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What would you recommend as a best practice to separate production and development enviroments, but from the aspect of code itself.

Example: imagine application using Active Directory which should authenticate based only on the domain controller, without taking local users and group setting from windows into account. For production enviroment, code should ignore local users and groups so that security hole is avoided. For development enviroment (dev machines, build machines...), these local settings should be allowed for easier development / testing whatever (lets say setting up a domain controller for tests is somewhat expensive, and local group participation can be changes easily so that developers could test around different test cases).

The concrete example I have stated here is not important, the situation that could occur because of anything similar what should be enabled / disabled in the real production is importatnt. And also, bear in mind that I am not talking about having different config files for the application, the setting for development enviroment should somehow be completely hidden from the customers because it would allow some very serious security problems).

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closed as primarily opinion-based by Rowland Shaw, jball, John Doyle, Hao Kung, Tom Studee Jul 16 '13 at 20:37

Many good questions generate some degree of opinion based on expert experience, but answers to this question will tend to be almost entirely based on opinions, rather than facts, references, or specific expertise.If this question can be reworded to fit the rules in the help center, please edit the question.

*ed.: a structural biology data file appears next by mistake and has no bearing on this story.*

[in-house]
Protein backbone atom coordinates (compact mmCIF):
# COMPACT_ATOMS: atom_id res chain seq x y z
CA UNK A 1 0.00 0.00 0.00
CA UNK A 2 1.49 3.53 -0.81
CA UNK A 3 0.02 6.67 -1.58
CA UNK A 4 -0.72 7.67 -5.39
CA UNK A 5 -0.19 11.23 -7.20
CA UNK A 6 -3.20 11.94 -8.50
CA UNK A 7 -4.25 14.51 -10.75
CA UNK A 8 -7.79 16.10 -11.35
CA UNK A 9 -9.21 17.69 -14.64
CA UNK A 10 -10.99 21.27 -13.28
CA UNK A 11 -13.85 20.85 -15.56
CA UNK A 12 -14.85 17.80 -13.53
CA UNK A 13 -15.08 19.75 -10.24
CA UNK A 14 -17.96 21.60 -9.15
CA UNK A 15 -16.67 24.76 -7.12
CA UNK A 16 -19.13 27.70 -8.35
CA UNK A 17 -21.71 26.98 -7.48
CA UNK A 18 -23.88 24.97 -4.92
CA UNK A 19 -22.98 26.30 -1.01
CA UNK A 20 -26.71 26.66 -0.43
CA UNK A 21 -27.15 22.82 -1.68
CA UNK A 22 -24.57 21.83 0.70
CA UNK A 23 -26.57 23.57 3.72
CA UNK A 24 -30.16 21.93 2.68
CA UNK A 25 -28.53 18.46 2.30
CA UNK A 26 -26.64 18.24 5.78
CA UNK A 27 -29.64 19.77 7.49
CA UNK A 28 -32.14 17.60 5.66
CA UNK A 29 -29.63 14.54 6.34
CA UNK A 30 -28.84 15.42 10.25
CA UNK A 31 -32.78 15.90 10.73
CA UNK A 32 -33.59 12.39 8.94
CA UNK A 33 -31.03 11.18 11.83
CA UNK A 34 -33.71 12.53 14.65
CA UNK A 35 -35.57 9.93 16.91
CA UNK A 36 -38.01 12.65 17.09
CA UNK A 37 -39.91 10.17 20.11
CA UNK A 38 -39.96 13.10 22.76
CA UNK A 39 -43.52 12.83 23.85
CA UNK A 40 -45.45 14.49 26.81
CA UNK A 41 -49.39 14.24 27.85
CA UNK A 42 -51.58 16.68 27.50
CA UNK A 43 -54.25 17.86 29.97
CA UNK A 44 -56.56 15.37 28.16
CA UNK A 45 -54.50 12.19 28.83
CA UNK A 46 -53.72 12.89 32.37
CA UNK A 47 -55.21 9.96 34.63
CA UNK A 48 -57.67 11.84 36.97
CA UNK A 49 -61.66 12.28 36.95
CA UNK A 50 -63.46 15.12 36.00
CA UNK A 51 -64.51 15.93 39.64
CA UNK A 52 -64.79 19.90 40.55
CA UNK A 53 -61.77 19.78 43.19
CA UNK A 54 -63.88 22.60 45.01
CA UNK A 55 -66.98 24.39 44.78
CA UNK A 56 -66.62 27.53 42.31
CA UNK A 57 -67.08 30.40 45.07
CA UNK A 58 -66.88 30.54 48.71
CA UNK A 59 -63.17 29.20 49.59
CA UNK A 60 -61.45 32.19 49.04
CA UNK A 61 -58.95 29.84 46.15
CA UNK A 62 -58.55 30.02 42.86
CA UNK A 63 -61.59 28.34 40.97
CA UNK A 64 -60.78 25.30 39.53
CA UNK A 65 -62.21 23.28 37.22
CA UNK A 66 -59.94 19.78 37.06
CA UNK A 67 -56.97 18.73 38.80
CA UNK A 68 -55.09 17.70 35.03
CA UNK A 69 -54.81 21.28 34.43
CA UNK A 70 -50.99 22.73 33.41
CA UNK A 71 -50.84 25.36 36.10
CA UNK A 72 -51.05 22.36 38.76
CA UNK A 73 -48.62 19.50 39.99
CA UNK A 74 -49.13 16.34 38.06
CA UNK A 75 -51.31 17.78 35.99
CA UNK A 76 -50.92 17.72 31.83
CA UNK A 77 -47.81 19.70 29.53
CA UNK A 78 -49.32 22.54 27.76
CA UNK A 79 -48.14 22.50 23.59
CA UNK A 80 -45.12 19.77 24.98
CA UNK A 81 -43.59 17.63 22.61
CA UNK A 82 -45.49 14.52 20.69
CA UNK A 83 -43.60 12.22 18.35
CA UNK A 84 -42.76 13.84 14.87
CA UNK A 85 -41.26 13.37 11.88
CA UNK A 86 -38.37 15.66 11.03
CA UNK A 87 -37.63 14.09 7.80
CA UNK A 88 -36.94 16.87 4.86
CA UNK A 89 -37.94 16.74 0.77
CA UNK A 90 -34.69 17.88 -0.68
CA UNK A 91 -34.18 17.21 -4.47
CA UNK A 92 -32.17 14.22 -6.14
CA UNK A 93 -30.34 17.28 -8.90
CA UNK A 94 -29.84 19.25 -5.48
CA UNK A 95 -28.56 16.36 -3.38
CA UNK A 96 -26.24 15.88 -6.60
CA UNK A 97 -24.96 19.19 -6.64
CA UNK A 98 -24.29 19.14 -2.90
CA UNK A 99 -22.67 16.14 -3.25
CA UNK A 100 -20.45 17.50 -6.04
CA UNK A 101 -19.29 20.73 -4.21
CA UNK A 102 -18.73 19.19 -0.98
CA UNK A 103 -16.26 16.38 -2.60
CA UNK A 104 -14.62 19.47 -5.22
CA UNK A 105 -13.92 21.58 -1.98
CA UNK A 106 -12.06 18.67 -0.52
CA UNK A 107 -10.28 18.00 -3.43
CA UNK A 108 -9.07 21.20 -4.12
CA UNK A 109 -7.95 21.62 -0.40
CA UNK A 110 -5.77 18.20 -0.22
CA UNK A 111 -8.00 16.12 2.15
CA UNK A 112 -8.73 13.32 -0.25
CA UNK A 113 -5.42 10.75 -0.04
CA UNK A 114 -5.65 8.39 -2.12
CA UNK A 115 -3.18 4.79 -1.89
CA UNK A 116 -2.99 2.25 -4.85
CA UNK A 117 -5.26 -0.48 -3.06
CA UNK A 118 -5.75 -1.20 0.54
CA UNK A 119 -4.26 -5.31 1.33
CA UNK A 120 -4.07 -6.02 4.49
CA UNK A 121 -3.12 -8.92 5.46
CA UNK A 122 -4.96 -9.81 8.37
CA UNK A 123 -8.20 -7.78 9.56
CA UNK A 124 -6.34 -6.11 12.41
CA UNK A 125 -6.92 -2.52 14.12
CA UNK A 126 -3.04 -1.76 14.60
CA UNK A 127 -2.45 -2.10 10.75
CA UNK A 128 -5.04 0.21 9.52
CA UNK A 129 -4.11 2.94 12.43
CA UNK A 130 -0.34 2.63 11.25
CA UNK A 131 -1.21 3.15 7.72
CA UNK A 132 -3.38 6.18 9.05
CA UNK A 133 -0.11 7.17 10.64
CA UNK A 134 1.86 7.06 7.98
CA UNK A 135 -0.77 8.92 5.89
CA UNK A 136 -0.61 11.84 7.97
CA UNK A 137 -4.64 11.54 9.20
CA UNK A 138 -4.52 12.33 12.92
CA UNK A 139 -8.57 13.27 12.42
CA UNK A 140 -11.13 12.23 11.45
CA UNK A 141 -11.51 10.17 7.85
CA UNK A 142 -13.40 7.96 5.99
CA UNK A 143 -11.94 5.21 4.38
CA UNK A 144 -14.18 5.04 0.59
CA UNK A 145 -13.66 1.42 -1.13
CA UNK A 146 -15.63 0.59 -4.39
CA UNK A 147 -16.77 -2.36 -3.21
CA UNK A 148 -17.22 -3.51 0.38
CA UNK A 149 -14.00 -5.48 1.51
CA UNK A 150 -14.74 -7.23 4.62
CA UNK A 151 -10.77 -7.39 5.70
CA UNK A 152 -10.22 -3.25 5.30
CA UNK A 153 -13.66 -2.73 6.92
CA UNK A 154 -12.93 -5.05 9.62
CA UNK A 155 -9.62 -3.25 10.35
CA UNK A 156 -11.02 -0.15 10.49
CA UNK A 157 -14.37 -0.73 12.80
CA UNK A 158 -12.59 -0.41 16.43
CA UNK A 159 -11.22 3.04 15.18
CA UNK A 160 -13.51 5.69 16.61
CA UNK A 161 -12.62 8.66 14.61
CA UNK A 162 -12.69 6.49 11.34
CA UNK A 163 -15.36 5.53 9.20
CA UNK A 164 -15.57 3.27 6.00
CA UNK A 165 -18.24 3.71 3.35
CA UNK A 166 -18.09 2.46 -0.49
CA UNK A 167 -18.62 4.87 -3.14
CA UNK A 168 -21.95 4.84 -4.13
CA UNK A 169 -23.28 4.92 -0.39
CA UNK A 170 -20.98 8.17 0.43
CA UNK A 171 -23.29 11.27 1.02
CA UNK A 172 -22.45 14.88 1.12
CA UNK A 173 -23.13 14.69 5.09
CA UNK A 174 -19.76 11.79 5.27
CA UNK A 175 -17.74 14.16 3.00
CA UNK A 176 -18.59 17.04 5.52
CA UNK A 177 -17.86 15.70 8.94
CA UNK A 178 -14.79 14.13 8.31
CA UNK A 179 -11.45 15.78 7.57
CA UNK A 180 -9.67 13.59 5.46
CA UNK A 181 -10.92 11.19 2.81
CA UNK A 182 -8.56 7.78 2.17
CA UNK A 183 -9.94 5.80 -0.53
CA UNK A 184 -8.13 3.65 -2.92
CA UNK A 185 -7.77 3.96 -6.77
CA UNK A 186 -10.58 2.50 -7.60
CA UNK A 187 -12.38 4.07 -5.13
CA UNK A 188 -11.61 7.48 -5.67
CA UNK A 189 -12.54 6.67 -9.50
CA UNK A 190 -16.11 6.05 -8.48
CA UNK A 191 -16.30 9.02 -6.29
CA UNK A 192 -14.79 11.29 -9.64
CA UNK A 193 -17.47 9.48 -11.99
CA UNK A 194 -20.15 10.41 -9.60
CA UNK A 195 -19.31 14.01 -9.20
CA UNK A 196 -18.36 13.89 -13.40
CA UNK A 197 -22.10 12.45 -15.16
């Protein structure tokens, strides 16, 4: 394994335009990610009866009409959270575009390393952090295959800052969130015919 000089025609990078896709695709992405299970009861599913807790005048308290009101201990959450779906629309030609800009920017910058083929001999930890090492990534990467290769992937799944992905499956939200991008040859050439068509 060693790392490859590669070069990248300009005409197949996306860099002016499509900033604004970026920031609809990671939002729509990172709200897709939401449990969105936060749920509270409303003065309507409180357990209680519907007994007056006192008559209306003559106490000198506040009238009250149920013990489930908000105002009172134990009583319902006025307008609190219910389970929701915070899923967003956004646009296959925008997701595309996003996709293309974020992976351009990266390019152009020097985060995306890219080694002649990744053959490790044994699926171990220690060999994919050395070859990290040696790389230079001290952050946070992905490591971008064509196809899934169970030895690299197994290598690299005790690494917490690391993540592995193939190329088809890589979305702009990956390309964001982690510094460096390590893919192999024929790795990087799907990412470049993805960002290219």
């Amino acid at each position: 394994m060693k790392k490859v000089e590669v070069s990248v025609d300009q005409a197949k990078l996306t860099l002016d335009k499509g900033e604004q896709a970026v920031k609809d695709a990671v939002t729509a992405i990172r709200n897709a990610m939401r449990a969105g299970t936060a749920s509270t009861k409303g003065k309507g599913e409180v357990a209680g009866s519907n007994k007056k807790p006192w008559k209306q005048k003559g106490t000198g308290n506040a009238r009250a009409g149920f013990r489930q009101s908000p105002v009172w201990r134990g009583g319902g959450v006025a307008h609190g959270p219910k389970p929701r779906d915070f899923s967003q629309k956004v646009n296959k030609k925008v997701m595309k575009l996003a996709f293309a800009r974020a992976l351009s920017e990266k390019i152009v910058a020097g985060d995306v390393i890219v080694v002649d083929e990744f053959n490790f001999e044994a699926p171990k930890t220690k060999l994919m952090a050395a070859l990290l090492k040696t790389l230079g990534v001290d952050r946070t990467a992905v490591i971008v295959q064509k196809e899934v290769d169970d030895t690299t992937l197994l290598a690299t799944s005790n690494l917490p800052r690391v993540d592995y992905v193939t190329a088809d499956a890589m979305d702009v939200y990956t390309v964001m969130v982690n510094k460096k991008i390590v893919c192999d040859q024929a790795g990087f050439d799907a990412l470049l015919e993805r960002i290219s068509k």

I'd suggest the ugly but safe idea of using compiler directives (#if ... #endif) and use the appropriate compilation symbols for development / production builds. –  M.A. Hanin Jul 16 '13 at 12:02
In my scenario I have a web.config file and two transformation files, one for release and one for debug. Inside the debug file, authentication mode is set to forms, in the release file, it is set to windows authenticatio. –  gustavodidomenico Jul 16 '13 at 12:04
And you can check the authentication mode: stackoverflow.com/questions/91831/… –  gustavodidomenico Jul 16 '13 at 12:05
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1 Answer 1

One of the obvious options would be via an IoC pattern - in this way, you can substitute the real authentication for a mock one when it is appropriate to do so (and similarly, use the real one, as required)

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yes, but where to configure (register) which implementation we want to use; I mean how to distinguish the production and development enviroment in this case? –  Denis Biondic Jul 16 '13 at 12:59
Why not define it in your app.config? There's no reason to deploy the assembly containing the "developer use" mocks to your customer. –  Rowland Shaw Jul 16 '13 at 15:54
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